Creating perspective for collective bargaining


In the field of collective bargaining the financial year 2011 saw the signing of sustainable agreements between the Air Transport Employers’ Federation and the trade unions responsible for different sections of the workforce. Wage negotiations with cockpit staff and the search for solutions to structural challenges at small and highly competitive sites were two areas of particular focus.

Staff costs Lufthansa Group (bar chart)

The previous year the Air Transport Employers’ Federation and the trade union ver.di had signed wage agreements for ground and cabin staff that remained in force until 31 December 2011. Pay negotiations for the following period began in January 2012 and have in some cases already been completed, see “Supplementary report”.

The Vereinigung Cockpit pilots’ union (VC) ushered in the 2011 round of collective bargaining for cockpit staff by terminating the wage agreement with due notice as of 31 March 2011. An agreement had already been reached by June. In addition to pay increases, the discussions focused on making the operating margin the revenue-neutral basis for the profit-share payment. This meant that the profit-sharing schemes for all staff groups (ground, cabin, cockpit) were standardised according to uniform principles.

Operating margin* for the Group and the business segments in %

 

2011 

2010

Change
in pts

*

Operating result/revenue.

Passenger Airline Group

1.6

3.1

–1.5

Lufthansa Passenger Airlines

1.1

2.7

–1.6

Logistics

8.5

11.1

–2.6

MRO

6.3

6.7

–0.4

IT Services

3.2

1.7

1.5

Catering

3.7

3.4

0.3

Group

2.9

3.9

–1.0

The overall package for the cockpit wage settlement 2011 included new agreements on the management of the Airbus A330 and A340 fleet, on the management of the Bremen Flight School, as well as guidelines on selecting aircraft pilots. Particularly noteworthy is the wage agreement for the management of the A330 and A340 fleet, which for the first time has given Lufthansa the option of recruiting trained, “ready-entry” pilots for these wide-body models under certain conditions. These new collective agreements resolve what have been the main areas of conflict in recent years by means of pragmatic compromises and lay the foundations for Lufthansa’s continued growth in the years to come.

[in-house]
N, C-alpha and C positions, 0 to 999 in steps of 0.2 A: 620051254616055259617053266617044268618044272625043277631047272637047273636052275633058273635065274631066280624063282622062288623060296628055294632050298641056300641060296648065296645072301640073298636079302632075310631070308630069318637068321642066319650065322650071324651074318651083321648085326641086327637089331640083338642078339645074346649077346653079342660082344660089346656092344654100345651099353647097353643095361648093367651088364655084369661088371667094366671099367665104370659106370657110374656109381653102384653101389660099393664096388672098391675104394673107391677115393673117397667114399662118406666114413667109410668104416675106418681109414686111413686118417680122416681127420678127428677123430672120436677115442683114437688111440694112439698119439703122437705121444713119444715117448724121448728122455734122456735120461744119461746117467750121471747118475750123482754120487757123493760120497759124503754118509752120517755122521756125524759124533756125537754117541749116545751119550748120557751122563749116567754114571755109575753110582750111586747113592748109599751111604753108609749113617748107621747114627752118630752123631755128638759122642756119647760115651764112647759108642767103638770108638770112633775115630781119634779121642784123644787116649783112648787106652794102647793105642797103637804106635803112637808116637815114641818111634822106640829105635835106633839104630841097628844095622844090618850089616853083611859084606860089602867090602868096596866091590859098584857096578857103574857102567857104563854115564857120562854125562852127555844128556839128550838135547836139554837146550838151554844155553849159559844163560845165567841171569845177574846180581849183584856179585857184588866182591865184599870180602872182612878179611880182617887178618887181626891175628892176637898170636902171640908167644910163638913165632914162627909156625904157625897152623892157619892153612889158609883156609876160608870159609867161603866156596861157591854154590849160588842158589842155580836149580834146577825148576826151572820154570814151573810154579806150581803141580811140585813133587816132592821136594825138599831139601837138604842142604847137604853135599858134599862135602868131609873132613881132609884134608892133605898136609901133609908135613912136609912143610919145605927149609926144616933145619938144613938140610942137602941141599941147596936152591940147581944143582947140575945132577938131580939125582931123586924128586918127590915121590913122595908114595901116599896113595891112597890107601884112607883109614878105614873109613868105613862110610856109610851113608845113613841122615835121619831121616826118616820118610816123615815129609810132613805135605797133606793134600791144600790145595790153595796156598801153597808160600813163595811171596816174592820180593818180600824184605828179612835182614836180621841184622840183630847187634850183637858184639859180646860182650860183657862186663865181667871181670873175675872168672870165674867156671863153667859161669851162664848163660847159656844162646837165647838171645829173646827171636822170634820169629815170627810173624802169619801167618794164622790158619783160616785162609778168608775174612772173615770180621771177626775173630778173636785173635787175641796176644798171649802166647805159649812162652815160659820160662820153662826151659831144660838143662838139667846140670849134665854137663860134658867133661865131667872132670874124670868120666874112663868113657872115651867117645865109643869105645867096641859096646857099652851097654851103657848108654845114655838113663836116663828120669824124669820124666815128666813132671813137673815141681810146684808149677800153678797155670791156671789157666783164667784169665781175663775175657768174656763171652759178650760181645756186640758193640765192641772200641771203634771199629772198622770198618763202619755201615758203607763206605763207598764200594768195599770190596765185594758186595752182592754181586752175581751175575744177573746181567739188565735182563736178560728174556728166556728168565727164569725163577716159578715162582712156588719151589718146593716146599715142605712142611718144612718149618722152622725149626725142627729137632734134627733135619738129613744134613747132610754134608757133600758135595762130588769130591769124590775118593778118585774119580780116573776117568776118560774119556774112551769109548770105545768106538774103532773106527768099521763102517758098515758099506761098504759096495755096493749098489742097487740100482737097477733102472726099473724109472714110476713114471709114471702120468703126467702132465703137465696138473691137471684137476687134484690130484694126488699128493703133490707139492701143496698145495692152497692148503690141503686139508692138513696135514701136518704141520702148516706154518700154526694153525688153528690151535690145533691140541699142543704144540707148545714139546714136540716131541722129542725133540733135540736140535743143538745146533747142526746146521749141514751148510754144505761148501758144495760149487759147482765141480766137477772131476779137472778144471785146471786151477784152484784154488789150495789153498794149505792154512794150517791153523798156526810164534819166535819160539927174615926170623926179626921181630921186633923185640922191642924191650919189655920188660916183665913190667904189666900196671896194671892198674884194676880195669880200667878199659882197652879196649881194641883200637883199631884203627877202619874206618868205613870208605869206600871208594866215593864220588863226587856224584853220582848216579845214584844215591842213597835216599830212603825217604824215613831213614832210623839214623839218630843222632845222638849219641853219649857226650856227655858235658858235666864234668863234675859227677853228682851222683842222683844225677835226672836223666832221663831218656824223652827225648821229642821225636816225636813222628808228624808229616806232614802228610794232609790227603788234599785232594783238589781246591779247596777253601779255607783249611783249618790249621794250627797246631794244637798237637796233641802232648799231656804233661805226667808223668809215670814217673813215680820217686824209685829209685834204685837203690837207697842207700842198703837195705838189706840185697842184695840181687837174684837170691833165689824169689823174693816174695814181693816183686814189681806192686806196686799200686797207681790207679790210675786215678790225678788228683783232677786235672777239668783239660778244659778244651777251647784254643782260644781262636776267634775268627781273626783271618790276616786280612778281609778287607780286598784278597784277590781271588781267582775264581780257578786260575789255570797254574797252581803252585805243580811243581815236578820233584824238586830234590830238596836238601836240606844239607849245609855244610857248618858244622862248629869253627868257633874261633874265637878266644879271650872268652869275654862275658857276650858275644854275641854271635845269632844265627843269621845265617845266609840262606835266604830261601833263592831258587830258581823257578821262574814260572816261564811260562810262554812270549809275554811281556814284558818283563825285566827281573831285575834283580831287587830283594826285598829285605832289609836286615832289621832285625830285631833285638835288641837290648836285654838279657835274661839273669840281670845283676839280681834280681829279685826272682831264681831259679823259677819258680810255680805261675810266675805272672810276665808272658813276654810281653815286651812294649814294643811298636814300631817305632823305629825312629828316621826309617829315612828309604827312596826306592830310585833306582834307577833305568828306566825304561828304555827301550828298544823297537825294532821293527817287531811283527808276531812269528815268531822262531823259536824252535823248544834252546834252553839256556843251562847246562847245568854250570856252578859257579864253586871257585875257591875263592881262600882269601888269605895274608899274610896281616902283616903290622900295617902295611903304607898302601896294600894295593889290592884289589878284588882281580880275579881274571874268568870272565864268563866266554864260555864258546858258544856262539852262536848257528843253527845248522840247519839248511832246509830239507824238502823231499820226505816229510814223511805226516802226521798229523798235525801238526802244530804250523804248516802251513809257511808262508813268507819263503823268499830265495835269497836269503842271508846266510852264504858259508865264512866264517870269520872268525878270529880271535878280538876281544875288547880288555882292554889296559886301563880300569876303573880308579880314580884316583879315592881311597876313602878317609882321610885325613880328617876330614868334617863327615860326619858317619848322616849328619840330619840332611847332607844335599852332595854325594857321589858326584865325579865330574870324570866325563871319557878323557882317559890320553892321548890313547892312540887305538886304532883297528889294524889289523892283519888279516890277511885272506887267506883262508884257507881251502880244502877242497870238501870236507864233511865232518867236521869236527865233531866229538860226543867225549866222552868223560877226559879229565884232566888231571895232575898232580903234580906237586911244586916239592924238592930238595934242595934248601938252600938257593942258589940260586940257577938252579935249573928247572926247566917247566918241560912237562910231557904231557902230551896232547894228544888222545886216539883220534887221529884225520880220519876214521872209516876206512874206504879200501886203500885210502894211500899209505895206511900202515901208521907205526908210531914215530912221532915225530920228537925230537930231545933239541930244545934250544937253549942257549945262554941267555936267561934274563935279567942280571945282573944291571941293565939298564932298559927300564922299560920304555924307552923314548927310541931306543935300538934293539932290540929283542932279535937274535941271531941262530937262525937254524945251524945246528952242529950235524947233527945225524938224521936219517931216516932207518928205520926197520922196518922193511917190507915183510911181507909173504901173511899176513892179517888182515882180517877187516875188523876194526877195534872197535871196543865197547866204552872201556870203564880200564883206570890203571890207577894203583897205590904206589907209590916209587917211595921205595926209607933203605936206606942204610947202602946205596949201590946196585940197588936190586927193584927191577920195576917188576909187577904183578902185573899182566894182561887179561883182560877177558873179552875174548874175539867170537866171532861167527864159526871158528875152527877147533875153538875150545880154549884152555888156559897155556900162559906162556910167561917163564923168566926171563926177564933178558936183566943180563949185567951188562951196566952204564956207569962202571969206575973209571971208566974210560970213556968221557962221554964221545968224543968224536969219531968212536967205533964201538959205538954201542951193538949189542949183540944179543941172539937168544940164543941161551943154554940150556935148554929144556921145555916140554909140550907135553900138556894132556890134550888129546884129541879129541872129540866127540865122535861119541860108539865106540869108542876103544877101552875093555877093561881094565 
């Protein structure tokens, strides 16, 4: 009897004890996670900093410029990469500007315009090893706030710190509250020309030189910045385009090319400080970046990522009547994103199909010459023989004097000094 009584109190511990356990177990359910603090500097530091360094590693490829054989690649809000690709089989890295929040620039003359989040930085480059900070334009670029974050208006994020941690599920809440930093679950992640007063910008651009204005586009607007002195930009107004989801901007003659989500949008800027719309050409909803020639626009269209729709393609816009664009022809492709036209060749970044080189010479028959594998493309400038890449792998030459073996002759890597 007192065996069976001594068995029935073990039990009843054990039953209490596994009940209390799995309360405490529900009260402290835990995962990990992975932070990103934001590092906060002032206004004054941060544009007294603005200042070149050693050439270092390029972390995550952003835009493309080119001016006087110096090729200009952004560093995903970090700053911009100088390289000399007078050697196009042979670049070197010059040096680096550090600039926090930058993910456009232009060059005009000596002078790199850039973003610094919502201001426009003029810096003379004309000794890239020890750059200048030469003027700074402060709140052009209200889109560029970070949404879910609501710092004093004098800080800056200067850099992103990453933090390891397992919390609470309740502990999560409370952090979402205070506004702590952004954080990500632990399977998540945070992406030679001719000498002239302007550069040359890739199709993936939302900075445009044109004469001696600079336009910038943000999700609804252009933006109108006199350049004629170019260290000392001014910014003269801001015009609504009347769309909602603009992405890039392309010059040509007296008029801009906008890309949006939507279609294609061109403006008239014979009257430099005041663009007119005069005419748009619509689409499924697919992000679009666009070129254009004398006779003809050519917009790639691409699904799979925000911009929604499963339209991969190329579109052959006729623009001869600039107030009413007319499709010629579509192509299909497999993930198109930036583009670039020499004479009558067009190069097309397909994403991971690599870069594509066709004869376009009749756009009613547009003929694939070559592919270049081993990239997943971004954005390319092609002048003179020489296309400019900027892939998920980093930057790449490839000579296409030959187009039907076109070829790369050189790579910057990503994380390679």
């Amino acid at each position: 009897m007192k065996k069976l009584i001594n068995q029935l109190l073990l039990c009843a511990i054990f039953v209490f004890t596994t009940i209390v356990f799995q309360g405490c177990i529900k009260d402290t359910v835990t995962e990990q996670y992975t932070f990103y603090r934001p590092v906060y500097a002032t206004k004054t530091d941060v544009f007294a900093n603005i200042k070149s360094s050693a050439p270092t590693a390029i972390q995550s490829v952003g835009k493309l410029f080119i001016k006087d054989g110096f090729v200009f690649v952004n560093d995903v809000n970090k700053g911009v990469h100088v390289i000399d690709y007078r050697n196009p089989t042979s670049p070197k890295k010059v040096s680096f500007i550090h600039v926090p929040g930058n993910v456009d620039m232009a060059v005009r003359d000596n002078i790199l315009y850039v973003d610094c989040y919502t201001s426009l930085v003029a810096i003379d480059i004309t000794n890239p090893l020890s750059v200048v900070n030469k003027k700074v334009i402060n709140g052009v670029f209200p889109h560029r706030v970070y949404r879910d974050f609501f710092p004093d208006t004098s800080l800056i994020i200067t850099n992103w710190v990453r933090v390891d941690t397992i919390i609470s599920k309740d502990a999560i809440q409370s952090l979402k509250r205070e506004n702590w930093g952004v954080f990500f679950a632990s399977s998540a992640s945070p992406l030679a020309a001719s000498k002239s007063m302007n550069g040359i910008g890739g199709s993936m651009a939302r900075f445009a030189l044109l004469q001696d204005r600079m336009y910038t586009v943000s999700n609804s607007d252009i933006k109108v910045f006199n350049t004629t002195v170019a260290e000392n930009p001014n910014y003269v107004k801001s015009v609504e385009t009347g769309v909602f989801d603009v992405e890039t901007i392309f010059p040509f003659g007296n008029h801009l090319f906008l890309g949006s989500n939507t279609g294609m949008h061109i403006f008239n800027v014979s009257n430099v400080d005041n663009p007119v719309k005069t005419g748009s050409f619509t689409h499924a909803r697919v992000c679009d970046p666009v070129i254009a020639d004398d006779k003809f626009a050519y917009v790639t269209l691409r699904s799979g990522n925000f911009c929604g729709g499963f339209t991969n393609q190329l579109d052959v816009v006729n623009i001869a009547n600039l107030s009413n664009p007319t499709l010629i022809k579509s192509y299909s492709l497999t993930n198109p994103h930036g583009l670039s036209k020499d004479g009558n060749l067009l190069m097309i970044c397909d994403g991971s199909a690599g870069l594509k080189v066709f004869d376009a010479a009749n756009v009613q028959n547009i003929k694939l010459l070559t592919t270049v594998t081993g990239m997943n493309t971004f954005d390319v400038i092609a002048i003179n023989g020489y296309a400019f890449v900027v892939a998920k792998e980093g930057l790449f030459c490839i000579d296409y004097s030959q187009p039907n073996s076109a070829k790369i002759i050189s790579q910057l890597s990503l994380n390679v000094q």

The period since the last wage agreement for cabin staff, which was signed in January, was used to discuss urgently needed structural adjustments to payscales and steps to improve competitiveness in European traffic with the collective bargaining partner Unabhängige Flugbegleiter Organisation (UFO). Lufthansa and UFO agreed on the general outlines, but a final agreement could not be reached in 2011.

A socially acceptable solution to dealing with structural changes was found for ground staff at the sites in Bremen, Hanover, Nuremberg and Cologne in the reporting year. To achieve a competitive target structure for the Lufthansa Group, a set of measures with immediate effect was agreed with the collective bargaining partners to increase efficiency and to phase out various station services. Partial retirement agreements, severance packages and support with job transfers within stations and to other sites or to the cabin are intended to increase fluctuation.

The agreed solution puts an end to an intense debate about the future of staff at decentralised stations and does justice to employees’ interests in job security and future prospects as well as to the necessity for the Company to improve its competitiveness.

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